Raheem F. Hosseini (News Review) | October 20, 2011
Luis “Freddie” Serrato still wakes up some nights seized with a cold panic. In his disoriented mind, he’s back inside a 6-by-10 tomb, his life ebbing away moment by miserable moment for a murder he didn’t commit.
“Sometimes I wake up sweating, thinking I’m in jail,” the 21-year-old tells SN&R.
The night terrors are easy to understand when you consider Serrato spent the past three years of his life trapped in the 100th pod of Sacramento County’s Main Jail as his gang trial limped to an uncertain conclusion.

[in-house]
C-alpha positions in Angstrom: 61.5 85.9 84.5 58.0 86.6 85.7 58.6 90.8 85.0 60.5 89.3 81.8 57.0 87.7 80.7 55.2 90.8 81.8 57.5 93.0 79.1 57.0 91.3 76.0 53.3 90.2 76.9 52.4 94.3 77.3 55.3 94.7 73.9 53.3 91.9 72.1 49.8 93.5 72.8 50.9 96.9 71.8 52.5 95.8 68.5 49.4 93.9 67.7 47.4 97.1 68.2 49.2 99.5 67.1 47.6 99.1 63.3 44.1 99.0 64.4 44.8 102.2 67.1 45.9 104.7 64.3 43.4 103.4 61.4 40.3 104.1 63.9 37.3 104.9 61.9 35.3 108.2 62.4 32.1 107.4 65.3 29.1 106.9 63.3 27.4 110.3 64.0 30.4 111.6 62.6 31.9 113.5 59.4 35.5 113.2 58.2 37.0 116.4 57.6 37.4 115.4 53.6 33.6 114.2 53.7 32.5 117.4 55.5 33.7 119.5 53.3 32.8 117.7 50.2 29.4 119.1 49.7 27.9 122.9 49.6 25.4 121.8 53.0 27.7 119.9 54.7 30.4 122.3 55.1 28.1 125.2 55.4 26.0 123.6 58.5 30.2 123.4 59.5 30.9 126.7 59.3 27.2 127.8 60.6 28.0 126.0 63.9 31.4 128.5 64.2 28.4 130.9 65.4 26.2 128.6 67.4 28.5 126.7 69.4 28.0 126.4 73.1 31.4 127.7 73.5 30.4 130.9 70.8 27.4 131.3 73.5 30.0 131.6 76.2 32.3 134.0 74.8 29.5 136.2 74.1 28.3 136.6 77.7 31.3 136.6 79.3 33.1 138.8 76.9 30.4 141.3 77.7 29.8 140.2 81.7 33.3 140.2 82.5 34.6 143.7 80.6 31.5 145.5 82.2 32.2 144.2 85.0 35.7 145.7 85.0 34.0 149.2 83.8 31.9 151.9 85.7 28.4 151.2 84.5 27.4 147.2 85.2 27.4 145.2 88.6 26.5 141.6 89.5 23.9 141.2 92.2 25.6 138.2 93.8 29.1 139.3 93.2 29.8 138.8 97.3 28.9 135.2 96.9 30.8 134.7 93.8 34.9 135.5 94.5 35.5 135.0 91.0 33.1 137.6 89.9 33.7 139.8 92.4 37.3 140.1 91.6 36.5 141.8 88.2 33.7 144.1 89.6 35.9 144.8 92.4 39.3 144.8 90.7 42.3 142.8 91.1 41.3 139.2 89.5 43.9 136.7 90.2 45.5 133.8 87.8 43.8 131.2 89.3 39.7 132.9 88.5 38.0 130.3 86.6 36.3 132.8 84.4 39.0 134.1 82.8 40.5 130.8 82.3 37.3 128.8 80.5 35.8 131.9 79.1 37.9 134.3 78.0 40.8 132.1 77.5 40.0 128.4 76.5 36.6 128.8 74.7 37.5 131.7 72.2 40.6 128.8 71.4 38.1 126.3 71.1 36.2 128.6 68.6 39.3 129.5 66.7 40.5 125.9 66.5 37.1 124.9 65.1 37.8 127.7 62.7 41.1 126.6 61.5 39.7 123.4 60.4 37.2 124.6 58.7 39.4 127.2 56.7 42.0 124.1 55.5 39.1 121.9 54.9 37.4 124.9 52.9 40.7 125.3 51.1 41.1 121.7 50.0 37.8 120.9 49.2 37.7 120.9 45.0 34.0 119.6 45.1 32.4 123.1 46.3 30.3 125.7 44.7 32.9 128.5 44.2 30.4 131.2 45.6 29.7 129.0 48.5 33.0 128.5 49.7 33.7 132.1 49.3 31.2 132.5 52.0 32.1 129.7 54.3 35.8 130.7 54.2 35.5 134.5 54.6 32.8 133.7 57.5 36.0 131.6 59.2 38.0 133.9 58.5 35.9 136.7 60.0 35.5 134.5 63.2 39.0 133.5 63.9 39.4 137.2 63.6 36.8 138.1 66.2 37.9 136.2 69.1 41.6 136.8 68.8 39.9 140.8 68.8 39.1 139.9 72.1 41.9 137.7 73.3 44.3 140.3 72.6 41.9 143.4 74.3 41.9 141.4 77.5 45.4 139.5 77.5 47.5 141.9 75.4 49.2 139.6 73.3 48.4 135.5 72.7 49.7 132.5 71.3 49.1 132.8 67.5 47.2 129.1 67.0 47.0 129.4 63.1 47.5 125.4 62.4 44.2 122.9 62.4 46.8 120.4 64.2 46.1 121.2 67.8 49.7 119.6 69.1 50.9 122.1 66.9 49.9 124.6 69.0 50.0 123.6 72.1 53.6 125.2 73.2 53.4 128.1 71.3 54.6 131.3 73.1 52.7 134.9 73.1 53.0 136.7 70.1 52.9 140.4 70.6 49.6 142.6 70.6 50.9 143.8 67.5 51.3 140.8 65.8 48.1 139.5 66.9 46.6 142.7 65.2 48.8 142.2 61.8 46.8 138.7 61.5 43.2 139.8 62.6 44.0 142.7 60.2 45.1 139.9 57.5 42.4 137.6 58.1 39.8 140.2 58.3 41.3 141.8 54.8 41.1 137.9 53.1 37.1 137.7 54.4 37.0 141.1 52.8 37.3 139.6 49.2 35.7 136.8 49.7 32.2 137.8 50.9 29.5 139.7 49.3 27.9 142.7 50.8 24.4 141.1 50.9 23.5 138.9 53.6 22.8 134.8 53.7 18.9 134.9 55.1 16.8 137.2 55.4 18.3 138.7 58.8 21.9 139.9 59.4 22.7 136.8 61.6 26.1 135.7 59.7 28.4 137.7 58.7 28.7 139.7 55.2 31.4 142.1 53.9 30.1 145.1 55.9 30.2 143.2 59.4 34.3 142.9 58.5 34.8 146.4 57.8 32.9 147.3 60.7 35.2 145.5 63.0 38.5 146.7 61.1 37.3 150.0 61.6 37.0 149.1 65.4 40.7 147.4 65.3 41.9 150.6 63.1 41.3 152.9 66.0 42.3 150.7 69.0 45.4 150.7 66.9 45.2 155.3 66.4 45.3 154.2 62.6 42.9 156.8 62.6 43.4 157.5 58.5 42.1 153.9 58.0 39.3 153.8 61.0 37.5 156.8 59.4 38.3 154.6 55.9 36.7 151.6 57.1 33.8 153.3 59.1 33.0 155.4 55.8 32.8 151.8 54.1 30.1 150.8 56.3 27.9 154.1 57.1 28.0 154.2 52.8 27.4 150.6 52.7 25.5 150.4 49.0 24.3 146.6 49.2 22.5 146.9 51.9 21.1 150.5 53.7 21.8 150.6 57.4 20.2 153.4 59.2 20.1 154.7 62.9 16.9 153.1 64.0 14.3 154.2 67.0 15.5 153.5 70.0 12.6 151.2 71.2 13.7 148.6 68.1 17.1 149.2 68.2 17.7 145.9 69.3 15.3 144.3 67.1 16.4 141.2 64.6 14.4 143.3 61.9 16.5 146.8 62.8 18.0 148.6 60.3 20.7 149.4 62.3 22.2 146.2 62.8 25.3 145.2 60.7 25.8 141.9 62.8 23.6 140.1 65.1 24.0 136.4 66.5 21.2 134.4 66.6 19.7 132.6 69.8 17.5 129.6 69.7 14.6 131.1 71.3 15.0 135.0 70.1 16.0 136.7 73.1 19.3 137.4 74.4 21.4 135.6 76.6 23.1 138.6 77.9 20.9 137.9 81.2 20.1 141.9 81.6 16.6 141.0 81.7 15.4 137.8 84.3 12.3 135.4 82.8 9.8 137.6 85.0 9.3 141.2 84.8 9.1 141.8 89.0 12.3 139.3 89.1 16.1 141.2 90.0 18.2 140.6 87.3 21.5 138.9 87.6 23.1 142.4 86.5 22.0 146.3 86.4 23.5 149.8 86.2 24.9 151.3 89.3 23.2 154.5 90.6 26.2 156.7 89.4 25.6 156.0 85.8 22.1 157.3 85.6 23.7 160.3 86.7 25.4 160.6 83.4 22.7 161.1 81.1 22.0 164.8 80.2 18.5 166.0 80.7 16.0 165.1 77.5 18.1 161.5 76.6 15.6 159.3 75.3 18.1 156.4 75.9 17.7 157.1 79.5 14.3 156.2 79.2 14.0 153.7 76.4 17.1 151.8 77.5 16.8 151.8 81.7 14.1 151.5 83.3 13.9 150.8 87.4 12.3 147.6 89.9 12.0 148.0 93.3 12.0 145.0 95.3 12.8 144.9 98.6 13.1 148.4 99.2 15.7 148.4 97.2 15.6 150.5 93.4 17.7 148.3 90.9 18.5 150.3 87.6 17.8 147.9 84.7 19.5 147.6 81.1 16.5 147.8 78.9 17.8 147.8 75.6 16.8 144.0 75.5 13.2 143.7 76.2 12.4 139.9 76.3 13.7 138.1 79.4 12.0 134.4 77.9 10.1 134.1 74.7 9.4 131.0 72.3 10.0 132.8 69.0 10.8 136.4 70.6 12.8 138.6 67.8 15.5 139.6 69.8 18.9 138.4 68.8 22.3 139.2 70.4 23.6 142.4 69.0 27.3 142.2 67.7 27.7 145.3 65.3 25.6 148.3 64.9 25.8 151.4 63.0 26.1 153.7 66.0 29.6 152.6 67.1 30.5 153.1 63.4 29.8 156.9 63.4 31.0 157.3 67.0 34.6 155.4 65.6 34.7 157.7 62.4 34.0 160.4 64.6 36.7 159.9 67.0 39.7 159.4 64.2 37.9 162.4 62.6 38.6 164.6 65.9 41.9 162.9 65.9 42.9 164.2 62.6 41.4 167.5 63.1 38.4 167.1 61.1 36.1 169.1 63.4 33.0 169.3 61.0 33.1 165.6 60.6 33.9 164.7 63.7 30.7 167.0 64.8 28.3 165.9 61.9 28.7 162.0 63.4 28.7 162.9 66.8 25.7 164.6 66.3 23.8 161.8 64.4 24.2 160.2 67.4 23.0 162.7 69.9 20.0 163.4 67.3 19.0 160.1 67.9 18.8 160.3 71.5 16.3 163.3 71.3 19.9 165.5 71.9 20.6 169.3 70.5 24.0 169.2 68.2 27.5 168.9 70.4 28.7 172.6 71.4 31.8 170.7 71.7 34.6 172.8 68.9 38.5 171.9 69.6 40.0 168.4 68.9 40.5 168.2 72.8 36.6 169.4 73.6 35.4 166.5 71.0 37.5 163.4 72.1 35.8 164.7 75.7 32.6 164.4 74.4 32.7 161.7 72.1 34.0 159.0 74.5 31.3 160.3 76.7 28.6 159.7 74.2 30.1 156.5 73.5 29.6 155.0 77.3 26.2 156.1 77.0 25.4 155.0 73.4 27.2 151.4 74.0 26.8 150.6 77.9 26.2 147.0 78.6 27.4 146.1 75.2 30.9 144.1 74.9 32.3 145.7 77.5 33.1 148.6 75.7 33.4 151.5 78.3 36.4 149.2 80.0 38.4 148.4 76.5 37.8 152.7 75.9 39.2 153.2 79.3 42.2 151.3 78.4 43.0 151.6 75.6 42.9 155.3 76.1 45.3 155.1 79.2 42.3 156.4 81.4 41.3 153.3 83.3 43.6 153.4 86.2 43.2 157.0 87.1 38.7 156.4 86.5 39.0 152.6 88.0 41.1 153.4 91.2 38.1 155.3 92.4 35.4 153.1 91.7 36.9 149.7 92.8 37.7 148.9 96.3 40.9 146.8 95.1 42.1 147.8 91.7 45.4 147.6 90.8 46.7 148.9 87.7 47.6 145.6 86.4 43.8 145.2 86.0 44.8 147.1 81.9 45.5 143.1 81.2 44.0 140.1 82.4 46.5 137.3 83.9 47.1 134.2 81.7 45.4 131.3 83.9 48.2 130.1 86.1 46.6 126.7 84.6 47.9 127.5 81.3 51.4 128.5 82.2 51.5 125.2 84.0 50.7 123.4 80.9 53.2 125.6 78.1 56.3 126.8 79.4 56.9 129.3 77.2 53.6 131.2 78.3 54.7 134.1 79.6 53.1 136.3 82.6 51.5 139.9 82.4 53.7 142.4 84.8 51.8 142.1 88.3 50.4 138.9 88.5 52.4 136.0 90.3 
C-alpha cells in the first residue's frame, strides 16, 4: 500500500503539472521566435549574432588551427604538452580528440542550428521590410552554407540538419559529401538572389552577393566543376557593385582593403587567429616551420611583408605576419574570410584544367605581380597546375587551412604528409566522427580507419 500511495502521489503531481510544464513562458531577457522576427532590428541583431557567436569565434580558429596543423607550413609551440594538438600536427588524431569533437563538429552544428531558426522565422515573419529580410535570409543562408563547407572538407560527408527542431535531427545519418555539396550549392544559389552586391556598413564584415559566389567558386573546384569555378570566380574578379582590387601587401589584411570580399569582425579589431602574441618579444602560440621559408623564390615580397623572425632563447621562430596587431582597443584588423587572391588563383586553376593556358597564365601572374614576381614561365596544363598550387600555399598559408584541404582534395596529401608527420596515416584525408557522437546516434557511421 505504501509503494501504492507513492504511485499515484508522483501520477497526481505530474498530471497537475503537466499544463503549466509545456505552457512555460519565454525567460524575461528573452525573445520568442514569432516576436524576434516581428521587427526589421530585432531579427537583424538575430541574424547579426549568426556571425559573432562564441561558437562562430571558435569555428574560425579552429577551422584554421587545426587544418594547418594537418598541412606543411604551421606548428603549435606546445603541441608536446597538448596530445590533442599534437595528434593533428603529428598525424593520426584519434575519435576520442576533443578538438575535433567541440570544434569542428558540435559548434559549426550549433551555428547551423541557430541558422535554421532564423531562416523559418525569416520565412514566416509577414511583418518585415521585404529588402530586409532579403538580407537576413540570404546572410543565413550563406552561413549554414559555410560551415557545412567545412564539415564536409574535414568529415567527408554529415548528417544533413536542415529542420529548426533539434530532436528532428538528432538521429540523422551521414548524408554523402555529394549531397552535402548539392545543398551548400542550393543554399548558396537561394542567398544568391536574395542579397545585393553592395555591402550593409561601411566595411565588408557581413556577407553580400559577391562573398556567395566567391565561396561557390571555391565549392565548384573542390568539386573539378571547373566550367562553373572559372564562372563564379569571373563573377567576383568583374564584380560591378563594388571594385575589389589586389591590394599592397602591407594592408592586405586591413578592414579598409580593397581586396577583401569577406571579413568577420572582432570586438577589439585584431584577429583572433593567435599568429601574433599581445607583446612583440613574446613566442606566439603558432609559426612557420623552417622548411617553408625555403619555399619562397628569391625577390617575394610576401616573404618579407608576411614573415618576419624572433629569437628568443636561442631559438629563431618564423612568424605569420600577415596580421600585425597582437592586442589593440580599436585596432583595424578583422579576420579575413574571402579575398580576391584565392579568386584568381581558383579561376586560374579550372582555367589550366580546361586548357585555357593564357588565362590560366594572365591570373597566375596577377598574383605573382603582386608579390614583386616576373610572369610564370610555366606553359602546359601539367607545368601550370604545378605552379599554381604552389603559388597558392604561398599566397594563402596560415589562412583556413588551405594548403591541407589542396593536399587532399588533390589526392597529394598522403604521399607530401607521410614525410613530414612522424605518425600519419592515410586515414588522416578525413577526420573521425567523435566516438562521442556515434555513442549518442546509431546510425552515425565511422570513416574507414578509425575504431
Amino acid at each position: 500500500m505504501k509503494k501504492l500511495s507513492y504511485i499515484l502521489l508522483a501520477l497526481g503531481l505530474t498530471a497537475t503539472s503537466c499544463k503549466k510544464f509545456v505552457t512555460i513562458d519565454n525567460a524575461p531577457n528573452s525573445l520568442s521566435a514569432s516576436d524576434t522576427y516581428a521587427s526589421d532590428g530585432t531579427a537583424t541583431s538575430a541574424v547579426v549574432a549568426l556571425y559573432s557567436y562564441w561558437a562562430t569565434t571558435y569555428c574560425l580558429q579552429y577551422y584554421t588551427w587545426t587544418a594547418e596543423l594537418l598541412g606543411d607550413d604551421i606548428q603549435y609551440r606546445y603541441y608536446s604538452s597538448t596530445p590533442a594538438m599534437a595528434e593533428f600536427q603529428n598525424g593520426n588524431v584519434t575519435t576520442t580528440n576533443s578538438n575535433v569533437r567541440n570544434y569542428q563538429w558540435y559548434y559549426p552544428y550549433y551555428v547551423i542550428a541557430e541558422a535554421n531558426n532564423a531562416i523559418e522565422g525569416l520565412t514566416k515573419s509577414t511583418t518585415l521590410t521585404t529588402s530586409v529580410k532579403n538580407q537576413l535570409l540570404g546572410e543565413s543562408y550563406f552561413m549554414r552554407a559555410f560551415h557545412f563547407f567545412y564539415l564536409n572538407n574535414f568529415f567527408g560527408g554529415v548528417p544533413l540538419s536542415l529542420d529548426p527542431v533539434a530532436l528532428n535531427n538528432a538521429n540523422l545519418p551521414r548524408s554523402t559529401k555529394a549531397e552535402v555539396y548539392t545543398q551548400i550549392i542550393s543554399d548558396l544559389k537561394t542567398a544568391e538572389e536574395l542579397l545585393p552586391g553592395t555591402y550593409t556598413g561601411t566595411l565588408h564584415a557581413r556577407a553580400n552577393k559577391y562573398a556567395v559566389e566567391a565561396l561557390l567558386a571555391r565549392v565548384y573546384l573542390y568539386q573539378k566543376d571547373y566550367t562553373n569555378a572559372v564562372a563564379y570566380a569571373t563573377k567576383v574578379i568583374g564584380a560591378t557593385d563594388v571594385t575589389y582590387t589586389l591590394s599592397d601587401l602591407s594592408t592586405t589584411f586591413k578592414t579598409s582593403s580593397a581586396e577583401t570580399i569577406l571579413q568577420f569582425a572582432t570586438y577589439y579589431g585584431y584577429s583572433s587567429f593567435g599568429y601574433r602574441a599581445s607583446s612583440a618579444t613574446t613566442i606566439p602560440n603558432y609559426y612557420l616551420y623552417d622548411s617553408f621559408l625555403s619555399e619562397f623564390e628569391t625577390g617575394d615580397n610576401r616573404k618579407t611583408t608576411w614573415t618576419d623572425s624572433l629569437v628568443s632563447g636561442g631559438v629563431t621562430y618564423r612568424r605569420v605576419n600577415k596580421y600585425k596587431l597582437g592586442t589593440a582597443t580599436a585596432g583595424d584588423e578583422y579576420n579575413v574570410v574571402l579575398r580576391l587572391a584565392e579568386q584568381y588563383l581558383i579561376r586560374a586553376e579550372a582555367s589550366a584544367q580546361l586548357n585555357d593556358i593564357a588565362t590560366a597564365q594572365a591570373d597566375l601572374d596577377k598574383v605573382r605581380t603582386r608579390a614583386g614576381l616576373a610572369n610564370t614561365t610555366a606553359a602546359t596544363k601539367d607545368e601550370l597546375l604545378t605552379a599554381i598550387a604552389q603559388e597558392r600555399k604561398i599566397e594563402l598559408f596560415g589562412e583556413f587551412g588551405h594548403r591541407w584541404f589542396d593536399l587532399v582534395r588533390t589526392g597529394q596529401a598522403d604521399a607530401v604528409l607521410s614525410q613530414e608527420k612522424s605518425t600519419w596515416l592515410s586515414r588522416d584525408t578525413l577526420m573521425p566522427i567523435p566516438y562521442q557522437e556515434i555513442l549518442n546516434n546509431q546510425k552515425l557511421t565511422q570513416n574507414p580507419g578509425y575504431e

In March, a jury acquitted Serrato of any involvement in the May 2008 shooting that left one dead in the parking lot of a Marconi Avenue liquor store. But the soft-spoken Serrato has struggled to piece his life back together—living in a surreal limbo that’s both nightmare and memory, packed into his psyche like existential dynamite.
The legacy of growing up brown in a color-tripping neighborhood continues to haunt Serrato. Life in a jail cell with real gang members has left him in a state of constant shock, and a lifelong dream of joining the military has suffered multiple setbacks due to his rap sheet.
Serrato’s tale also exposes the troubles local law enforcement has dealing with a mutating gang culture they say is growing in size and violence. Consider them the YouTube generation of gangsterism: Brazen, self-aggrandizing and primed for mayhem.
Photo credit: SACRAMENTO POLICE DEPARTMENT